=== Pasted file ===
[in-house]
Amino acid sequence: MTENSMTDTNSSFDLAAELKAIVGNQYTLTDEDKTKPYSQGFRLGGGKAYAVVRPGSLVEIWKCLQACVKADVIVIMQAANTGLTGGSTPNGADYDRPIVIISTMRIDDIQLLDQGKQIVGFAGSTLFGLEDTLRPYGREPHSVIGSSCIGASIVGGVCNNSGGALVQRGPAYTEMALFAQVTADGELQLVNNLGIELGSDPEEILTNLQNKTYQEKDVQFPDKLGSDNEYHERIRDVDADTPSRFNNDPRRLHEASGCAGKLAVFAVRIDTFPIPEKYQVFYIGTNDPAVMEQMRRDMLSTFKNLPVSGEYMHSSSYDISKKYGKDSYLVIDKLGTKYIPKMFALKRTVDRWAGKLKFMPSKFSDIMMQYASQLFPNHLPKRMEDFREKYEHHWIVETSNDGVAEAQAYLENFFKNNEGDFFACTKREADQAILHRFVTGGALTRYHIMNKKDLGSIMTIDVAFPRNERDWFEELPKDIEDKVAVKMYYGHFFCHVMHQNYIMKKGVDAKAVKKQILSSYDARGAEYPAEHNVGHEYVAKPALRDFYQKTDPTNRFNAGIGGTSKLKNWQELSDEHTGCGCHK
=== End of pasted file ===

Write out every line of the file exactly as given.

[in-house]
Amino acid sequence: MTENSMTDTNSSFDLAAELKAIVGNQYTLTDEDKTKPYSQGFRLGGGKAYAVVRPGSLVEIWKCLQACVKADVIVIMQAANTGLTGGSTPNGADYDRPIVIISTMRIDDIQLLDQGKQIVGFAGSTLFGLEDTLRPYGREPHSVIGSSCIGASIVGGVCNNSGGALVQRGPAYTEMALFAQVTADGELQLVNNLGIELGSDPEEILTNLQNKTYQEKDVQFPDKLGSDNEYHERIRDVDADTPSRFNNDPRRLHEASGCAGKLAVFAVRIDTFPIPEKYQVFYIGTNDPAVMEQMRRDMLSTFKNLPVSGEYMHSSSYDISKKYGKDSYLVIDKLGTKYIPKMFALKRTVDRWAGKLKFMPSKFSDIMMQYASQLFPNHLPKRMEDFREKYEHHWIVETSNDGVAEAQAYLENFFKNNEGDFFACTKREADQAILHRFVTGGALTRYHIMNKKDLGSIMTIDVAFPRNERDWFEELPKDIEDKVAVKMYYGHFFCHVMHQNYIMKKGVDAKAVKKQILSSYDARGAEYPAEHNVGHEYVAKPALRDFYQKTDPTNRFNAGIGGTSKLKNWQELSDEHTGCGCHK